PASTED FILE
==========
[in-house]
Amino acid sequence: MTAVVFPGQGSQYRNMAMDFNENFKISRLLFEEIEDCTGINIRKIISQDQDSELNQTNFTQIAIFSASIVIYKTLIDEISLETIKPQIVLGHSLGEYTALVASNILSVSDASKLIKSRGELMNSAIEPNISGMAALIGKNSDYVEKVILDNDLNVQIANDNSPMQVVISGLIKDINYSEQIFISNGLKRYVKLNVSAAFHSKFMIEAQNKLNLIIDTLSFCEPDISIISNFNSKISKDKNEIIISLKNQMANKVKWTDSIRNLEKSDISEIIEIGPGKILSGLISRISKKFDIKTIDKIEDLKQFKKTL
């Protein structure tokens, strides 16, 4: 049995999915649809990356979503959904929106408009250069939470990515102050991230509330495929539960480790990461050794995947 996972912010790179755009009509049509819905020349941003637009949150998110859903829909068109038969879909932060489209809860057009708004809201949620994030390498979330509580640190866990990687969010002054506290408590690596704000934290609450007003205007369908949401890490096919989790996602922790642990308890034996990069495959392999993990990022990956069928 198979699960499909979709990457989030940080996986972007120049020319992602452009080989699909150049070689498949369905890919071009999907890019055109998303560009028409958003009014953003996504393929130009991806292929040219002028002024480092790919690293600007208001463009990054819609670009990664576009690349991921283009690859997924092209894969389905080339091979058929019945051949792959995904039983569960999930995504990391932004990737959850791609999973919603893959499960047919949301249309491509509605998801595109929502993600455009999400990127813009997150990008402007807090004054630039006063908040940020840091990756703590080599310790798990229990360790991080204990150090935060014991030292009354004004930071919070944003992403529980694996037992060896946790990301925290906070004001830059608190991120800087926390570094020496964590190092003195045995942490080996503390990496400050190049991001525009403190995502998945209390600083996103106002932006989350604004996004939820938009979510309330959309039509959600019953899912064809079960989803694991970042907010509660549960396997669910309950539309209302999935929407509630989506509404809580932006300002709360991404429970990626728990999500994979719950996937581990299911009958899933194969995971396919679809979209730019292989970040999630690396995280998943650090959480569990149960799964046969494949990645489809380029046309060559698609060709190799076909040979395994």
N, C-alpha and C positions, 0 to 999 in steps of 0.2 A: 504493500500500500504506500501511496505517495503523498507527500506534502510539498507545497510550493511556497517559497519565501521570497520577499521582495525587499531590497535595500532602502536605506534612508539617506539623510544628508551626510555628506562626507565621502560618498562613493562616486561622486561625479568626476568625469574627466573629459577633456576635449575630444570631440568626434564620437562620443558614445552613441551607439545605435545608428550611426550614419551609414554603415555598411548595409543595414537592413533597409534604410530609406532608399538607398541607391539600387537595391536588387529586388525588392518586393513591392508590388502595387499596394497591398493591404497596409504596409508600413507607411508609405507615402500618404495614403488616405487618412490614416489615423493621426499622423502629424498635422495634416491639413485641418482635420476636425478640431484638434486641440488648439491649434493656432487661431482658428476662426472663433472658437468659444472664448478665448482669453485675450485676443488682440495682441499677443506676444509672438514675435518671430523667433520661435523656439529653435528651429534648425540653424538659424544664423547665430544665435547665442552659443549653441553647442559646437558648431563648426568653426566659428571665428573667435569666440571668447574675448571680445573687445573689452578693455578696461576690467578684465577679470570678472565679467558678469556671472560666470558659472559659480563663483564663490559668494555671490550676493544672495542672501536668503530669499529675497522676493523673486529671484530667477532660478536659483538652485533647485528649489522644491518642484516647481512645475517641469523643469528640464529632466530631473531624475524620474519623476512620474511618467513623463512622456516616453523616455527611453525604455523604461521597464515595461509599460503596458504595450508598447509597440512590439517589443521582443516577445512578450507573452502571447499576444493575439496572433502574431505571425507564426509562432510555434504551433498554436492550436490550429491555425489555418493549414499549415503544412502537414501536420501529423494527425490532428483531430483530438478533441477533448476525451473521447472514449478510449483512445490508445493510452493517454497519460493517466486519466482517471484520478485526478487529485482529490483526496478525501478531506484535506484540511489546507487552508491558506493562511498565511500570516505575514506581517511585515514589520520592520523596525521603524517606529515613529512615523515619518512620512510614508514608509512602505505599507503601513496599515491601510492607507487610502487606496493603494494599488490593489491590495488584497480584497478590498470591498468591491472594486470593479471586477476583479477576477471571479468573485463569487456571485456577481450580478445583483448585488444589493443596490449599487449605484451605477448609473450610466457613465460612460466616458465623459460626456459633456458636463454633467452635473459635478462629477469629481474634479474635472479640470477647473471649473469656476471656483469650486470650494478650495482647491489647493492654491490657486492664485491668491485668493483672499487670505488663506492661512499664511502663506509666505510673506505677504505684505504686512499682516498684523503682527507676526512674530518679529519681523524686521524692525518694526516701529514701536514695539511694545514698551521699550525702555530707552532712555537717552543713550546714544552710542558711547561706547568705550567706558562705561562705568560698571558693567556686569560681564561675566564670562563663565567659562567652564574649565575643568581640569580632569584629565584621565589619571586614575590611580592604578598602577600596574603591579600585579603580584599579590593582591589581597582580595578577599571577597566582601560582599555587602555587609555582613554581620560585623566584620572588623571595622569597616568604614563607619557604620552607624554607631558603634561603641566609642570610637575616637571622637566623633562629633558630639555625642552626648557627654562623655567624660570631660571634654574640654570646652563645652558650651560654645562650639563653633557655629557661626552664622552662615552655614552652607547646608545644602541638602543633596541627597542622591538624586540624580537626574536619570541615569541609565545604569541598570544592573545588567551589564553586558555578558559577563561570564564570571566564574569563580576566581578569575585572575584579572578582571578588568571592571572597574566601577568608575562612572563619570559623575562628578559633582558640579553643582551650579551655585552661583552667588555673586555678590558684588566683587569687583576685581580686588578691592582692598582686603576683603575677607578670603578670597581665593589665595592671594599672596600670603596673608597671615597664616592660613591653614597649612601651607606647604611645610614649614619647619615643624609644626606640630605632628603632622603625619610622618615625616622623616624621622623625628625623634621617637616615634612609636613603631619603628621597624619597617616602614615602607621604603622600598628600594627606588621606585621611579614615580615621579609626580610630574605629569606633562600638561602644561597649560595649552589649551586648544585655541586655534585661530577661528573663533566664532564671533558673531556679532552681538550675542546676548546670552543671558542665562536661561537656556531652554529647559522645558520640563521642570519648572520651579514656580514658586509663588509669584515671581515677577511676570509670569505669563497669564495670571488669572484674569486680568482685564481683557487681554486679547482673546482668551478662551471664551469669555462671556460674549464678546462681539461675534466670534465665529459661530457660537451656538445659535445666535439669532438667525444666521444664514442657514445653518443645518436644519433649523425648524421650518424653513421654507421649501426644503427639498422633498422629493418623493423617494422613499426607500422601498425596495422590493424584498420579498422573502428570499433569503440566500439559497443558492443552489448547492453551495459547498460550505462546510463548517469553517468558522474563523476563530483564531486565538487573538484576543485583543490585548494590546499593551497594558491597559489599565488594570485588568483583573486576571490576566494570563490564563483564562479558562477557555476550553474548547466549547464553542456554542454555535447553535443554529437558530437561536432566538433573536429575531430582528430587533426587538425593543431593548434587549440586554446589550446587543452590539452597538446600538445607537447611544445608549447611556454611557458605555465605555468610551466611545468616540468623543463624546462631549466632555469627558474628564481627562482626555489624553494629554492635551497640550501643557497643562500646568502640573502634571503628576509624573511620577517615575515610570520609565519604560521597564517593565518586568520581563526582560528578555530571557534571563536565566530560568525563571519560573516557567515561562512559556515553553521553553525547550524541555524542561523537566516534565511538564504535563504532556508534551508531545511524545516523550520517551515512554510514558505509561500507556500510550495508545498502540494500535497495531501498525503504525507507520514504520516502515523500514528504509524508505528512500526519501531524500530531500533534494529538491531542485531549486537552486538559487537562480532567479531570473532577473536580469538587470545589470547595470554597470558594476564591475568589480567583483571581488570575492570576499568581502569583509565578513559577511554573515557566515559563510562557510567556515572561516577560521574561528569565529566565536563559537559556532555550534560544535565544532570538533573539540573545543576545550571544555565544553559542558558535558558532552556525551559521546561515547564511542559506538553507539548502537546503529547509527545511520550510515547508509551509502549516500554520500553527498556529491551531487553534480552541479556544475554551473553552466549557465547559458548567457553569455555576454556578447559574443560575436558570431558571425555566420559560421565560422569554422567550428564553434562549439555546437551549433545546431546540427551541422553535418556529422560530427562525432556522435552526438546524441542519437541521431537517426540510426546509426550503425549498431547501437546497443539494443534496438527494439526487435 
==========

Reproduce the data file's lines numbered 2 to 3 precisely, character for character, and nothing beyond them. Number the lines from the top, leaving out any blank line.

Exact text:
Amino acid sequence: MTAVVFPGQGSQYRNMAMDFNENFKISRLLFEEIEDCTGINIRKIISQDQDSELNQTNFTQIAIFSASIVIYKTLIDEISLETIKPQIVLGHSLGEYTALVASNILSVSDASKLIKSRGELMNSAIEPNISGMAALIGKNSDYVEKVILDNDLNVQIANDNSPMQVVISGLIKDINYSEQIFISNGLKRYVKLNVSAAFHSKFMIEAQNKLNLIIDTLSFCEPDISIISNFNSKISKDKNEIIISLKNQMANKVKWTDSIRNLEKSDISEIIEIGPGKILSGLISRISKKFDIKTIDKIEDLKQFKKTL
């Protein structure tokens, strides 16, 4: 049995999915649809990356979503959904929106408009250069939470990515102050991230509330495929539960480790990461050794995947 996972912010790179755009009509049509819905020349941003637009949150998110859903829909068109038969879909932060489209809860057009708004809201949620994030390498979330509580640190866990990687969010002054506290408590690596704000934290609450007003205007369908949401890490096919989790996602922790642990308890034996990069495959392999993990990022990956069928 198979699960499909979709990457989030940080996986972007120049020319992602452009080989699909150049070689498949369905890919071009999907890019055109998303560009028409958003009014953003996504393929130009991806292929040219002028002024480092790919690293600007208001463009990054819609670009990664576009690349991921283009690859997924092209894969389905080339091979058929019945051949792959995904039983569960999930995504990391932004990737959850791609999973919603893959499960047919949301249309491509509605998801595109929502993600455009999400990127813009997150990008402007807090004054630039006063908040940020840091990756703590080599310790798990229990360790991080204990150090935060014991030292009354004004930071919070944003992403529980694996037992060896946790990301925290906070004001830059608190991120800087926390570094020496964590190092003195045995942490080996503390990496400050190049991001525009403190995502998945209390600083996103106002932006989350604004996004939820938009979510309330959309039509959600019953899912064809079960989803694991970042907010509660549960396997669910309950539309209302999935929407509630989506509404809580932006300002709360991404429970990626728990999500994979719950996937581990299911009958899933194969995971396919679809979209730019292989970040999630690396995280998943650090959480569990149960799964046969494949990645489809380029046309060559698609060709190799076909040979395994």